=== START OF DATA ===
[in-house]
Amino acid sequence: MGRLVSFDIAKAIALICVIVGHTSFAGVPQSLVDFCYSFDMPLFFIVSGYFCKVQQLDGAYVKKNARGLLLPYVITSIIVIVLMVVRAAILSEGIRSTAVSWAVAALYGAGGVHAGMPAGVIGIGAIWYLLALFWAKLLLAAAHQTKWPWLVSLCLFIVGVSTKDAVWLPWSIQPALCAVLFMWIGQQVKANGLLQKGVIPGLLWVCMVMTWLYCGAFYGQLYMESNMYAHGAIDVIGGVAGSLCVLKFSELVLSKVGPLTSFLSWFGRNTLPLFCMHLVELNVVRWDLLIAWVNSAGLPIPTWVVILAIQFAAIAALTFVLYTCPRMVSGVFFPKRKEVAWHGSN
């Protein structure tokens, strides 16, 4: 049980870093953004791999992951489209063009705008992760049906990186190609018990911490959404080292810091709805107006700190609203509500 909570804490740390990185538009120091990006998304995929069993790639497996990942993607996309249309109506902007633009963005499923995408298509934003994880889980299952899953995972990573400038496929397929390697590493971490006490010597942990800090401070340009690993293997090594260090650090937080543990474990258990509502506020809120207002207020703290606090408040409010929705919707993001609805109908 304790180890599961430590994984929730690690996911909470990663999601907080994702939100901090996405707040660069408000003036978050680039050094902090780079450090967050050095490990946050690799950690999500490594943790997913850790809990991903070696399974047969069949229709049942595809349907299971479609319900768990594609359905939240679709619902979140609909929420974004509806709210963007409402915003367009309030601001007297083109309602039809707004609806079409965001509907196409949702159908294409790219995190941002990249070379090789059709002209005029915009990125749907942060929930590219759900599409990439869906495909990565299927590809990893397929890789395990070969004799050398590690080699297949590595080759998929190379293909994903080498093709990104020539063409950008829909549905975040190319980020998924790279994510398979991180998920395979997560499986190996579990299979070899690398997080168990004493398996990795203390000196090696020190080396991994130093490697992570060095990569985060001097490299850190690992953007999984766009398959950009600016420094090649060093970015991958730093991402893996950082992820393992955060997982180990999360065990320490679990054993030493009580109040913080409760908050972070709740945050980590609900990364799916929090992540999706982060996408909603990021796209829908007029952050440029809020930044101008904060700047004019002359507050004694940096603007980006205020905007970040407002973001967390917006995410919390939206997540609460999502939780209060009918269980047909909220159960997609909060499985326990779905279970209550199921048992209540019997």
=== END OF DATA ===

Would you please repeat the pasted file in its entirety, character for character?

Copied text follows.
[in-house]
Amino acid sequence: MGRLVSFDIAKAIALICVIVGHTSFAGVPQSLVDFCYSFDMPLFFIVSGYFCKVQQLDGAYVKKNARGLLLPYVITSIIVIVLMVVRAAILSEGIRSTAVSWAVAALYGAGGVHAGMPAGVIGIGAIWYLLALFWAKLLLAAAHQTKWPWLVSLCLFIVGVSTKDAVWLPWSIQPALCAVLFMWIGQQVKANGLLQKGVIPGLLWVCMVMTWLYCGAFYGQLYMESNMYAHGAIDVIGGVAGSLCVLKFSELVLSKVGPLTSFLSWFGRNTLPLFCMHLVELNVVRWDLLIAWVNSAGLPIPTWVVILAIQFAAIAALTFVLYTCPRMVSGVFFPKRKEVAWHGSN
């Protein structure tokens, strides 16, 4: 049980870093953004791999992951489209063009705008992760049906990186190609018990911490959404080292810091709805107006700190609203509500 909570804490740390990185538009120091990006998304995929069993790639497996990942993607996309249309109506902007633009963005499923995408298509934003994880889980299952899953995972990573400038496929397929390697590493971490006490010597942990800090401070340009690993293997090594260090650090937080543990474990258990509502506020809120207002207020703290606090408040409010929705919707993001609805109908 304790180890599961430590994984929730690690996911909470990663999601907080994702939100901090996405707040660069408000003036978050680039050094902090780079450090967050050095490990946050690799950690999500490594943790997913850790809990991903070696399974047969069949229709049942595809349907299971479609319900768990594609359905939240679709619902979140609909929420974004509806709210963007409402915003367009309030601001007297083109309602039809707004609806079409965001509907196409949702159908294409790219995190941002990249070379090789059709002209005029915009990125749907942060929930590219759900599409990439869906495909990565299927590809990893397929890789395990070969004799050398590690080699297949590595080759998929190379293909994903080498093709990104020539063409950008829909549905975040190319980020998924790279994510398979991180998920395979997560499986190996579990299979070899690398997080168990004493398996990795203390000196090696020190080396991994130093490697992570060095990569985060001097490299850190690992953007999984766009398959950009600016420094090649060093970015991958730093991402893996950082992820393992955060997982180990999360065990320490679990054993030493009580109040913080409760908050972070709740945050980590609900990364799916929090992540999706982060996408909603990021796209829908007029952050440029809020930044101008904060700047004019002359507050004694940096603007980006205020905007970040407002973001967390917006995410919390939206997540609460999502939780209060009918269980047909909220159960997609909060499985326990779905279970209550199921048992209540019997």